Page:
Moreover, the CFS Multy Year Programme of Work (MYPoW) 2024-2027 and the CFS requests were discussed and a productive call with the CFS Chairperson, H.E. Ambassador Nosipho Nausca-Jean Jezile allowed members to prioritize and organize their work for the upcoming months. Amb. Nosipho expressed her gratitude extending her "heartfelt appreciation for the dedication and great commitment by the distinguished and professional Steering Committee members of the CFS HLPE-FSN" and for their contribution in strengthening the impact recommendations and agreements and the collaborative governance for coordinated policy responses to emerging global food crises towards sustainable agriculture, food system transformation and the realization of the right to food.

A highlight of the meeting was the visit to the Yedikule Gardens, a historic green space in Istanbul and a symbol of resilience and sustenance throughout centuries. These urban gardens are a cultural and productive patrimony facing the challenges of conservation, development and social inclusion, in the phase of changing urban environments and growth. This visit, in collaboration with local NGOs, showcased the importance of urban and peri-urban agricultural heritage and local food systems.

The meeting culminated in the public event "Urban agriculture and the right to food", focusing on urban food systems, fostering dialogue between the Steering Committee, local associations and partners, NGOs, and local governmental representatives. Discussions highlighted innovative practices and traditional approaches to improve food security and nutrition, emphasizing the pivotal role of local initiatives in addressing global challenges. FAO and WFP representatives also participated in the event.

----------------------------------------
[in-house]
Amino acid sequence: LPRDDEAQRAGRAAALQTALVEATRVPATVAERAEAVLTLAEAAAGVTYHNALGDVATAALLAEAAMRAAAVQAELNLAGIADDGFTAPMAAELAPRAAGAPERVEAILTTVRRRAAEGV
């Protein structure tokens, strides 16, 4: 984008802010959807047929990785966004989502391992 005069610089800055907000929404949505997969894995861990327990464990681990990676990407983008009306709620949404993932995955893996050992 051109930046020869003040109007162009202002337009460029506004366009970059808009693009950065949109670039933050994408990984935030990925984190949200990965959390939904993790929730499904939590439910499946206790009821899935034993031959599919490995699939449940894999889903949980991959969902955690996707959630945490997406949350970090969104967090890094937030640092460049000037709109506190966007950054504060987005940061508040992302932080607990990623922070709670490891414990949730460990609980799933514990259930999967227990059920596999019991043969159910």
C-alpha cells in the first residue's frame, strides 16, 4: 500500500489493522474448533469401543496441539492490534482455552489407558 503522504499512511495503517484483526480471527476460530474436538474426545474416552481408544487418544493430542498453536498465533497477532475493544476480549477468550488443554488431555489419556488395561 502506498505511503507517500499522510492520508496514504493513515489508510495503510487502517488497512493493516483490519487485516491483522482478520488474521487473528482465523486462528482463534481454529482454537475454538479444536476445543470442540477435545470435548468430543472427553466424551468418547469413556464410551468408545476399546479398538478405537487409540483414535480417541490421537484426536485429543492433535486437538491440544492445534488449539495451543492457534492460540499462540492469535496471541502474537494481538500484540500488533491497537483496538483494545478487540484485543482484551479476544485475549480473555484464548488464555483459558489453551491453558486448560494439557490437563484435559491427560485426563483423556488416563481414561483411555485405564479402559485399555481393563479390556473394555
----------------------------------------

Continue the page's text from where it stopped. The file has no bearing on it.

"The HLPE-FSN adopts a human rights approach to food security and nutrition and analyzes its six dimensions. The concept of food security has evolved to recognize the centrality of agency and sustainability, along with the four other dimensions of availability, access, utilization and stability. These six dimensions of food security are reinforced in conceptual and legal understandings of the right to food", Akiko Suwa-Eisenmann, Chairperson of the Panel explained at the beginning of the event.

Download the HLPE-FSN report “Food security and nutrition: building a global narrative towards 2030” to know more about the six dimensions of food security

HLPE-FSN Hilal Elver in IstanbulMoreover, a vibrant debate ensued, addressing diverse dimensions of food security and nutrition, including food inflation, purchasing power, informality, and the impact of low-nutrient diets and pollution on children's health. These discussions underscored the multifaceted nature of food security challenges and the imperative for holistic approaches to address them effectively. 

Read more on LinkedIn about the public event

In closing, the 32nd HLPE-FSN Steering Committee meeting was a very fruitful one, exemplifying a collaborative effort to advance global food security and nutrition. Through dialogue, research, and partnership, HLPE-FSN experts reaffirmed their commitment to building equitable, sustainable and resilient food systems for all.